Child sexual abuse survivors and their allies rally at the state Capitol for statute of limitations reforms in 2018. Photo Source: Attorney General Josh Shapiro via Flickr.
By Katie M. Shipp
As lawmakers return to Harrisburg this week, it is imperative that they prioritize passing window legislation that will allow victims of childhood sexual abuse to seek justice against perpetrators and the institutions that enabled them.
As an attorney, I have received innumerable phone calls from adult survivors of childhood sexual abuse. The calls are all too familiar – they are reaching out because they finally have the strength to talk about what happened to them as a child, and they want to seek justice through the court system.
Often, I am the first person they have ever had the courage to tell. Most of the time, it has taken decades for them to find the strength to come forward. Unfortunately, I frequently have to tell survivors that, while I commend their courage, there’s little we can do because of an outdated statute of limitations that makes it impossible for many victims to pursue their claims in court.
That is precisely why we must open a window for these survivors to file a claim – the statute of limitations does not consider the reality of delayed disclosure for childhood sexual abuse.
Disclosing childhood sexual abuse is unlike disclosing victimhood in any other crime. Delayed disclosure is the norm according to data from CHILD USA. The Journal of Interpersonal Violence reports that one in five survivors of childhood sexual abuse never disclose their abuse to another person.
For those who do, it often takes decades before they find the strength to come forward. Survivors of institutional sexual abuse take even longer, according to a 2019 report on Trauma, Violence, & Abuse. In my experience, most survivors do not talk about the sexual abuse they endured until around age 50. Even then, the vulnerability it takes to come forward and share details of what happened should never be underestimated.
As children, survivors of sexual abuse are dealing with immediate trauma. Whether the abuse is ongoing or ended, they are in survival mode.
Children often do not have the ability to truly understand what they endured nor do they have the ability to communicate it to the adults around them. Survivors report feeling ashamed and afraid. Societal norms, especially decades ago, taught children to remain quiet and respect their elders. To speak up and against adults, especially those trusted widely and in positions of authority, was taboo.
As child survivors turn into adults, they carry with them the impact of the abuse. Struggling to rebuild their lives, it’s not uncommon for survivors to face obstacles such as housing instability, drug and alcohol dependency, lack of adequate employment, anxiety, depression – the list goes on. It often takes a survivor obtaining some level of stability in adulthood before they are able and willing to speak out. Even then, survivors are afraid of what it means to carry the label “victim.”
Childhood sexual abuse does not only impact the victim, but also their family, their friends, and sometimes their entire community. The wife of one of my clients explained,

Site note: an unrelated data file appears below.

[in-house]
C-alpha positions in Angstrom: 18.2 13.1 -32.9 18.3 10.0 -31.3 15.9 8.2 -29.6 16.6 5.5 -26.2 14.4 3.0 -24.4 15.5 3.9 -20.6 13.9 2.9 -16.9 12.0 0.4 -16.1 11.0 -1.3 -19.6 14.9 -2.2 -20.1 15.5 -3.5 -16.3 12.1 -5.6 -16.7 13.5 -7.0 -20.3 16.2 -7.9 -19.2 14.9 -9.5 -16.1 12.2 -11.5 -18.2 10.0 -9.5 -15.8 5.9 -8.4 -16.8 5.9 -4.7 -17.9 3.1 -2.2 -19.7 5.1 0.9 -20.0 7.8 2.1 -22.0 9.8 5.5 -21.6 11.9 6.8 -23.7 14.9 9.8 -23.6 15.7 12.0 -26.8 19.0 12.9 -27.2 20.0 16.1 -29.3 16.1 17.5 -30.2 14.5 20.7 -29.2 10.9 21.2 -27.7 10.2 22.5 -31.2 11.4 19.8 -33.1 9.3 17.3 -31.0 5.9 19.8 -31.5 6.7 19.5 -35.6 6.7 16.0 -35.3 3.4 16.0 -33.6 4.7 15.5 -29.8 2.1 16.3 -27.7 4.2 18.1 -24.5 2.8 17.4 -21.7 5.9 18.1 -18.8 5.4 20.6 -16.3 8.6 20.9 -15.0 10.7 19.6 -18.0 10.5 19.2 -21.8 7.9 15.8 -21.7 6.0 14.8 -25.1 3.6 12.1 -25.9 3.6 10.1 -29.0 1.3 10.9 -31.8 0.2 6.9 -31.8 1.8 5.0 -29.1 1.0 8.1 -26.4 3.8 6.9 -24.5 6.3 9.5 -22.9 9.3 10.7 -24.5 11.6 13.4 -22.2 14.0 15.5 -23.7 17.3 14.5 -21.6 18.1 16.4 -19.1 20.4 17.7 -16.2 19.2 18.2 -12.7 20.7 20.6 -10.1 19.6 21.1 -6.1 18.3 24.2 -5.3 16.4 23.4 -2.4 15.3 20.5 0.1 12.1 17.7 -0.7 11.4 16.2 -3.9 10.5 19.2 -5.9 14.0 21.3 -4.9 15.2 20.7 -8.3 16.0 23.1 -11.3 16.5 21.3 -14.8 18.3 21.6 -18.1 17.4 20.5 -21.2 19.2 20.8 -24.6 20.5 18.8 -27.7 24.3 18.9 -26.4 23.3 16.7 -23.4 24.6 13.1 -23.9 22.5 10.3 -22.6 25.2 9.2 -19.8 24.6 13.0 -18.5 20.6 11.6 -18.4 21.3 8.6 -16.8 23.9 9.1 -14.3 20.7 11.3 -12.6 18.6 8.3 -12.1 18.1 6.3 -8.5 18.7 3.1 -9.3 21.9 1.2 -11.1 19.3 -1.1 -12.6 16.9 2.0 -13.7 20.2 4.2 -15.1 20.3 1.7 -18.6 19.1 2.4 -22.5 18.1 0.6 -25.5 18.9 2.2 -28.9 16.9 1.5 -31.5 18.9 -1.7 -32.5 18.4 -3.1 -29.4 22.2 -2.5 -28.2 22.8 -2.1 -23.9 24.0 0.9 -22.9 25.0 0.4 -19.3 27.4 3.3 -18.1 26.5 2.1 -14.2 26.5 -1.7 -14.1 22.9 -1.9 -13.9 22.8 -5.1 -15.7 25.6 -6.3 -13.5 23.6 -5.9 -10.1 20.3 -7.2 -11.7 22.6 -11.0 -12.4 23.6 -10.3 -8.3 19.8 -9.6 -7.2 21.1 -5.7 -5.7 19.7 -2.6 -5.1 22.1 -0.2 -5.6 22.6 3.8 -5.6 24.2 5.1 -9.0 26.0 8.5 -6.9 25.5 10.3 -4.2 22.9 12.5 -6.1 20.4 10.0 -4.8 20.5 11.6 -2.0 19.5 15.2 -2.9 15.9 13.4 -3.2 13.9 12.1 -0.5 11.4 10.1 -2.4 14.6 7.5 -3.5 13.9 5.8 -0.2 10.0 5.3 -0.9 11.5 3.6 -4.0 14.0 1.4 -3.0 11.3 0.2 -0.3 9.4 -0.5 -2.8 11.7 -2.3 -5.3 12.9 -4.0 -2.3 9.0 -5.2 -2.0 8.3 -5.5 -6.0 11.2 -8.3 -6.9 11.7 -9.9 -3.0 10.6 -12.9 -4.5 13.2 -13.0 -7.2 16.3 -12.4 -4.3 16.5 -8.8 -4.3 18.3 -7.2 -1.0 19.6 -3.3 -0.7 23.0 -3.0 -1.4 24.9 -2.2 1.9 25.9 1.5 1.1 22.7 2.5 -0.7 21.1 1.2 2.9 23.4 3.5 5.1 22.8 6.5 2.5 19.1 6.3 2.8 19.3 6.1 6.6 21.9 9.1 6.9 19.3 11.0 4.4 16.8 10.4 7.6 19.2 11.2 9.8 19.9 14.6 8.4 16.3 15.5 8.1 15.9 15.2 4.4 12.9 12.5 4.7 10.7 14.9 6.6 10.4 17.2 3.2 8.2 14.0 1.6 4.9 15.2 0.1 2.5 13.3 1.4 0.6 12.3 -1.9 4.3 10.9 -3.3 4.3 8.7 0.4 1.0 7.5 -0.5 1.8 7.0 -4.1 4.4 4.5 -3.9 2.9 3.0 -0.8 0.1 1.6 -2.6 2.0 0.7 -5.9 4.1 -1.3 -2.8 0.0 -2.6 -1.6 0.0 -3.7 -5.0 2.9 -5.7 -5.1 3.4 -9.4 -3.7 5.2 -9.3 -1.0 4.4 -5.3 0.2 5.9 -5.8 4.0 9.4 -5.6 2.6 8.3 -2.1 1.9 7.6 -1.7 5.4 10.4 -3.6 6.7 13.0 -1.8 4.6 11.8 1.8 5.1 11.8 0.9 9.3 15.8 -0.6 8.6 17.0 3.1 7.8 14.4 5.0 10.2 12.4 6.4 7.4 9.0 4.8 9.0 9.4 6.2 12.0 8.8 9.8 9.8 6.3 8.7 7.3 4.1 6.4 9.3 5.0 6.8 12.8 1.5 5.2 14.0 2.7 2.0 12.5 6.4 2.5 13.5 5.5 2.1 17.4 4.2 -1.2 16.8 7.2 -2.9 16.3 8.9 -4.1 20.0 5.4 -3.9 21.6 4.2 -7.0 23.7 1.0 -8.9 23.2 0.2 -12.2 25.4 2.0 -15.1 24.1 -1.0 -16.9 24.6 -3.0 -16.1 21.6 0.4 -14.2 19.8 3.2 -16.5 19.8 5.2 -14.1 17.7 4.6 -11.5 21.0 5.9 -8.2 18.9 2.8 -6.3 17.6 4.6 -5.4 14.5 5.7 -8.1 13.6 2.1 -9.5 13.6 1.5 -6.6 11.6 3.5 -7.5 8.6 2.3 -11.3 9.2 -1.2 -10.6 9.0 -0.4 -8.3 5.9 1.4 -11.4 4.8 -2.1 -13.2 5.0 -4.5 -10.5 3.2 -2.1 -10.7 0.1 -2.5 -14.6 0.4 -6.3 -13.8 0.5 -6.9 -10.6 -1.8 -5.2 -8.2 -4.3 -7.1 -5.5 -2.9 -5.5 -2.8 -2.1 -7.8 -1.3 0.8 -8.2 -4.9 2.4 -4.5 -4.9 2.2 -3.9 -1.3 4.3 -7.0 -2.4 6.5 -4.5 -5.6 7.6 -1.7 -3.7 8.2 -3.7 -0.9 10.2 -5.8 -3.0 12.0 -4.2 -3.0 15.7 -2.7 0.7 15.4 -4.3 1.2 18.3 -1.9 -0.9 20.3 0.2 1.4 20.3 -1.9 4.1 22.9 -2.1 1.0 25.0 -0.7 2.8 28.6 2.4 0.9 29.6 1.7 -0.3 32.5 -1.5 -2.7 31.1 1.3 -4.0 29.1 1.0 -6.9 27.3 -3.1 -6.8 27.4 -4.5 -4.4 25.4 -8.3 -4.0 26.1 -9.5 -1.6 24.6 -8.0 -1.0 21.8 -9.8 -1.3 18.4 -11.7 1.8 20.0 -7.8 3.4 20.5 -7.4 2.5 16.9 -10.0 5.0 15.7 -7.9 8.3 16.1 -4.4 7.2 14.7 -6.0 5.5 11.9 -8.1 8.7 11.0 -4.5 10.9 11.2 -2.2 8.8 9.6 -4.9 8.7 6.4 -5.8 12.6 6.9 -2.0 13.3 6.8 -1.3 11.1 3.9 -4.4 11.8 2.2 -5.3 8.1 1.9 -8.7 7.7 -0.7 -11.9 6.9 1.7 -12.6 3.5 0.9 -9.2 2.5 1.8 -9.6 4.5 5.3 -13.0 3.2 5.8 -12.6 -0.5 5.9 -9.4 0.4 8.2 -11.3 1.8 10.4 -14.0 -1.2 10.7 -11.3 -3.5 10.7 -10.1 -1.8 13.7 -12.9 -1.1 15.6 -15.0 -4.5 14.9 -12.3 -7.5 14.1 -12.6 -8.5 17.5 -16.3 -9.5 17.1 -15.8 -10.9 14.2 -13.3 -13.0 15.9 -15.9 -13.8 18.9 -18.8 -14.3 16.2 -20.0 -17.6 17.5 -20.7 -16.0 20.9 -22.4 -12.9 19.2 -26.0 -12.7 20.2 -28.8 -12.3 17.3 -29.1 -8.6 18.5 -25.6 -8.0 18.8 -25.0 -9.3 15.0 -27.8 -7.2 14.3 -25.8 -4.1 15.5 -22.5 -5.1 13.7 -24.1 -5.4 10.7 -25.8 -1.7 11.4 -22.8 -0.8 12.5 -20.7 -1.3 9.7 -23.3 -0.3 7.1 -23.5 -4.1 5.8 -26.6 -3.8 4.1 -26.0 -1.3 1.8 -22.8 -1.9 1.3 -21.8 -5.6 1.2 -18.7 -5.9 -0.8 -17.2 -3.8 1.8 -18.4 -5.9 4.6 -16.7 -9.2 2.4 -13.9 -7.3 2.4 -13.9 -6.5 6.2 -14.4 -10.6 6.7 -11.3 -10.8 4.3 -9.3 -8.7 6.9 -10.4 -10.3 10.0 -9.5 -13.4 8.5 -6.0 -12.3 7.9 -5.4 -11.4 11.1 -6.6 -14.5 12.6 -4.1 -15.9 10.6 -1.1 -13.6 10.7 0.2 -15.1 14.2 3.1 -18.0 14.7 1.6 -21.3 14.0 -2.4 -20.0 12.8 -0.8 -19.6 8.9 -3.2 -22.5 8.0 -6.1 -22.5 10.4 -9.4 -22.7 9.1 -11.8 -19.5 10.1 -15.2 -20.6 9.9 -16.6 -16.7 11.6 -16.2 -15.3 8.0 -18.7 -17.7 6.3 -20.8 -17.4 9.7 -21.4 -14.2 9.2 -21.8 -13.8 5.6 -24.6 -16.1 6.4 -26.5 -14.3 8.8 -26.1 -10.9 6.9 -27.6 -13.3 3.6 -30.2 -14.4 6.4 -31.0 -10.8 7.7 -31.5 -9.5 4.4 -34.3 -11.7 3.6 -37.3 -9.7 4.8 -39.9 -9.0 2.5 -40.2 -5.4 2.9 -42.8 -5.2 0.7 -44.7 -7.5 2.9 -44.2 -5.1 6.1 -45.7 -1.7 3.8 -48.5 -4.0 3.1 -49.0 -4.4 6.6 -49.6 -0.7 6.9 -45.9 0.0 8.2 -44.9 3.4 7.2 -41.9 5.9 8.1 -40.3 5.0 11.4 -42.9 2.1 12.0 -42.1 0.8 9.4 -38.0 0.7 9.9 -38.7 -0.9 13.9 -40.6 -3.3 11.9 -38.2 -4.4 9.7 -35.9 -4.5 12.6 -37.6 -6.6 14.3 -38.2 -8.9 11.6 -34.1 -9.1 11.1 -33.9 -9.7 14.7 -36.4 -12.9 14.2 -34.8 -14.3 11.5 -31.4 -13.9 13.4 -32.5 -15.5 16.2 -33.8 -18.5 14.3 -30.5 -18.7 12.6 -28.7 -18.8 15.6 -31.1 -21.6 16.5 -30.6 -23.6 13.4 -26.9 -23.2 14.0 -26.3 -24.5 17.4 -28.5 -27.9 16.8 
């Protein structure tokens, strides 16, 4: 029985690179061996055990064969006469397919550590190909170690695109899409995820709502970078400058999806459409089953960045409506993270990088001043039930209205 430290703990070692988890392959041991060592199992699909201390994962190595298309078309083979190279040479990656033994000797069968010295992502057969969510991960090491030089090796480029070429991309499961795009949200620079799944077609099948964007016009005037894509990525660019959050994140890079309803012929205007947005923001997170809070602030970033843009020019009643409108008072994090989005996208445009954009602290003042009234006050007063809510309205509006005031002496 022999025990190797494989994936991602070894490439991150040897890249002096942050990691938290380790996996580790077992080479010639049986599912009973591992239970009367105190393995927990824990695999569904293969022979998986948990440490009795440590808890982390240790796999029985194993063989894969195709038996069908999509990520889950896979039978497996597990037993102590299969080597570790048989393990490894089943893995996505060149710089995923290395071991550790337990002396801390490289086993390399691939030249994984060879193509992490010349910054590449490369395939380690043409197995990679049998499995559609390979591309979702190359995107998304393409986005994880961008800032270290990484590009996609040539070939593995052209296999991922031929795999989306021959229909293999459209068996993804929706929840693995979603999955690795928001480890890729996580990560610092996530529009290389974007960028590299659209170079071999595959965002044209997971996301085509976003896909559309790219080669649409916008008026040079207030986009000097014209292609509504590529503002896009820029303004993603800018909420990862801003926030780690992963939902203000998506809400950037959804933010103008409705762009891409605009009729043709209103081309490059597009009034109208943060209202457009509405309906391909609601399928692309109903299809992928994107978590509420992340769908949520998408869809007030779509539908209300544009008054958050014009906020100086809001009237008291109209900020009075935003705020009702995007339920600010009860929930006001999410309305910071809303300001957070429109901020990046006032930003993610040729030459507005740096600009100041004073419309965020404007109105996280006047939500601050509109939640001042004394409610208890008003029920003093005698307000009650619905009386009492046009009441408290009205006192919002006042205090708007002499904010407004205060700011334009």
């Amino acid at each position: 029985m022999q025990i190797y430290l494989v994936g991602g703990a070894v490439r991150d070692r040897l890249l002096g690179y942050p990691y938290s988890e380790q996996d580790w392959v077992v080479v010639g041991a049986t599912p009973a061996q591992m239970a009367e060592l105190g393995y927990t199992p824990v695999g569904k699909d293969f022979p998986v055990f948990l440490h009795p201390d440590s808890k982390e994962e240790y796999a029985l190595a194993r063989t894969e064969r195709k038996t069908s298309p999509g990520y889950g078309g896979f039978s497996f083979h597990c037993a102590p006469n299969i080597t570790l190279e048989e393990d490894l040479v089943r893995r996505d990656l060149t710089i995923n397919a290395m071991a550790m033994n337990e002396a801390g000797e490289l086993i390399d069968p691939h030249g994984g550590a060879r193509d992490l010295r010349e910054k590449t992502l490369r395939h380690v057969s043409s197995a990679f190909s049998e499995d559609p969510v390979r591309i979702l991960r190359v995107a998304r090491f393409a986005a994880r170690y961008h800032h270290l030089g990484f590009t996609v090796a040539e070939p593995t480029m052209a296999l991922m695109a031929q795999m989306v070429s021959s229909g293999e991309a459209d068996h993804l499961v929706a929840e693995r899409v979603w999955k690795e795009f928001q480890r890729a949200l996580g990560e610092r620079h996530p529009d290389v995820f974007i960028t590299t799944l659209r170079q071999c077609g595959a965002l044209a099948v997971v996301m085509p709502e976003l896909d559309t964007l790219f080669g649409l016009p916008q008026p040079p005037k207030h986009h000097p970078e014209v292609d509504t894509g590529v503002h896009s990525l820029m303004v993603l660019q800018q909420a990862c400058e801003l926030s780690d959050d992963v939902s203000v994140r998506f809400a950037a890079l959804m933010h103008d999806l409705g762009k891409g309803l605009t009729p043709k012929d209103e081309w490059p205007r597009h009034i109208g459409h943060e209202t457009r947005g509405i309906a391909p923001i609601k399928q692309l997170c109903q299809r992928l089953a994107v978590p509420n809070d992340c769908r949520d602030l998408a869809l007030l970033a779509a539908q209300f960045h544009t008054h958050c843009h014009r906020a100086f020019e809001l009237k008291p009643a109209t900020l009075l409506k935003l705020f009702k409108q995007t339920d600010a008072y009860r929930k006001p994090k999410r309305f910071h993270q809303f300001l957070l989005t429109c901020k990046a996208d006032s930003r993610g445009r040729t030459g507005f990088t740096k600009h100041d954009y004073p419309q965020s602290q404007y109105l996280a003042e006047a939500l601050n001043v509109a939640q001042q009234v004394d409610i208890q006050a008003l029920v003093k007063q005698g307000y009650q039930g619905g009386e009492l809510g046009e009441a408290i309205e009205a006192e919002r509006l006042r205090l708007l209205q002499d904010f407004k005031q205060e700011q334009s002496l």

Because of the impact of abuse on my husband’s mental health, our whole family has suffered emotionally and financially. How could a child have the understanding and confidence to come forward. These are adult issues that take an adult to understand and stand up for themselves. It’s time to protect our children. – Jane Doe 1
As an attorney that practices in both Pennsylvania and New York, I have had the privilege of representing survivors under New York’s window legislation known as the Child Victim’s Act or CVA. For the first time in my career, I was able to call New York survivors who were previously outside the statute of limitations and let them know that they finally have a pathway to justice.
Several of my New York clients shared with me that one of the main reasons they came forward was to shed light on the history of childhood sexual abuse and make sure that their grandchildren are protected better than they were.
Survivors want accountability and transparency. In Pennsylvania, that is something that can only be achieved by opening a window that allows us to pull back the curtain, hold those responsible accountable, and learn from the mistakes of the past so we don’t repeat them in the future.
I am not just an attorney advocating for survivors but also a mother of two young children. I was born and raised in Pittsburgh and I am raising my two beautiful children in the same community I grew up in.
By allowing survivors’ voices to be heard, we are erasing the stigma that has come, for far too long, with the label “victim.” We must teach our children that if they have the courage to come forward, something will be done to right the wrong.
By holding perpetrators – and those institutions that enabled them – accountable, we are shifting the blame from the victim to those who were truly responsible.
In doing so, we are also ensuring better protections for today’s children. Regardless of what side of the aisle you sit on, this is something we all want. This is something tangible we can all do together, and it’s time to get it done.
Katie M. Shipp, of Pittsburgh, is the managing partner at Marsh Law Firm where she exclusively represents victims of sexual abuse.
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